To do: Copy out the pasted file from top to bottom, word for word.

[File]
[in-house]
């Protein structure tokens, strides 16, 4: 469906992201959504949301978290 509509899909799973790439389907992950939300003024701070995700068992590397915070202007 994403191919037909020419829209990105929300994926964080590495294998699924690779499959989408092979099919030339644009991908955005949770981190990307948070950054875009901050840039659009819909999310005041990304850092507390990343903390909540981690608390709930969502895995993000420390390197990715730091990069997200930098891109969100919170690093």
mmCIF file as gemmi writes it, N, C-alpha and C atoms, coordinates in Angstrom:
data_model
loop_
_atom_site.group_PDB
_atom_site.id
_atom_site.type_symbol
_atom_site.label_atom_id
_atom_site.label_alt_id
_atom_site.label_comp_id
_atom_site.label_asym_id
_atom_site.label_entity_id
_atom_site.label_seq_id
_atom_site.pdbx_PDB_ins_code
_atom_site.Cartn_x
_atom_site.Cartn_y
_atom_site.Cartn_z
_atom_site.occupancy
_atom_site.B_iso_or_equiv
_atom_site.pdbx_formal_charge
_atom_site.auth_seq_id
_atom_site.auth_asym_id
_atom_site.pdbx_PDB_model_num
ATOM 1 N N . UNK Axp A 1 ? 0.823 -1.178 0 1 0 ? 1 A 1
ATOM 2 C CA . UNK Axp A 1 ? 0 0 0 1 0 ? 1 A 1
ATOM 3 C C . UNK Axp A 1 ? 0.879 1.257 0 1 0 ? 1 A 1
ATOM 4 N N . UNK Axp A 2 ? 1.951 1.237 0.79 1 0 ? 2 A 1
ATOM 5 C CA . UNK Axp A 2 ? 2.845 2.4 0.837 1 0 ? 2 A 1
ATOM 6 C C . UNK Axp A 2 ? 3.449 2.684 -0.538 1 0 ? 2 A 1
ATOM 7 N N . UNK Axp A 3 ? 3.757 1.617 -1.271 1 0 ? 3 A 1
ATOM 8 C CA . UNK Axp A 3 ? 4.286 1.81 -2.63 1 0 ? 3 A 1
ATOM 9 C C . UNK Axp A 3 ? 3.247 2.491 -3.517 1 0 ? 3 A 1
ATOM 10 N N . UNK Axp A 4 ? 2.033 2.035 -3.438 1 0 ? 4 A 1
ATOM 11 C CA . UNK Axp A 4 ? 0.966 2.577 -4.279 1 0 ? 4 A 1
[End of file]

[in-house]
């Protein structure tokens, strides 16, 4: 469906992201959504949301978290 509509899909799973790439389907992950939300003024701070995700068992590397915070202007 994403191919037909020419829209990105929300994926964080590495294998699924690779499959989408092979099919030339644009991908955005949770981190990307948070950054875009901050840039659009819909999310005041990304850092507390990343903390909540981690608390709930969502895995993000420390390197990715730091990069997200930098891109969100919170690093």
mmCIF file as gemmi writes it, N, C-alpha and C atoms, coordinates in Angstrom:
data_model
loop_
_atom_site.group_PDB
_atom_site.id
_atom_site.type_symbol
_atom_site.label_atom_id
_atom_site.label_alt_id
_atom_site.label_comp_id
_atom_site.label_asym_id
_atom_site.label_entity_id
_atom_site.label_seq_id
_atom_site.pdbx_PDB_ins_code
_atom_site.Cartn_x
_atom_site.Cartn_y
_atom_site.Cartn_z
_atom_site.occupancy
_atom_site.B_iso_or_equiv
_atom_site.pdbx_formal_charge
_atom_site.auth_seq_id
_atom_site.auth_asym_id
_atom_site.pdbx_PDB_model_num
ATOM 1 N N . UNK Axp A 1 ? 0.823 -1.178 0 1 0 ? 1 A 1
ATOM 2 C CA . UNK Axp A 1 ? 0 0 0 1 0 ? 1 A 1
ATOM 3 C C . UNK Axp A 1 ? 0.879 1.257 0 1 0 ? 1 A 1
ATOM 4 N N . UNK Axp A 2 ? 1.951 1.237 0.79 1 0 ? 2 A 1
ATOM 5 C CA . UNK Axp A 2 ? 2.845 2.4 0.837 1 0 ? 2 A 1
ATOM 6 C C . UNK Axp A 2 ? 3.449 2.684 -0.538 1 0 ? 2 A 1
ATOM 7 N N . UNK Axp A 3 ? 3.757 1.617 -1.271 1 0 ? 3 A 1
ATOM 8 C CA . UNK Axp A 3 ? 4.286 1.81 -2.63 1 0 ? 3 A 1
ATOM 9 C C . UNK Axp A 3 ? 3.247 2.491 -3.517 1 0 ? 3 A 1
ATOM 10 N N . UNK Axp A 4 ? 2.033 2.035 -3.438 1 0 ? 4 A 1
ATOM 11 C CA . UNK Axp A 4 ? 0.966 2.577 -4.279 1 0 ? 4 A 1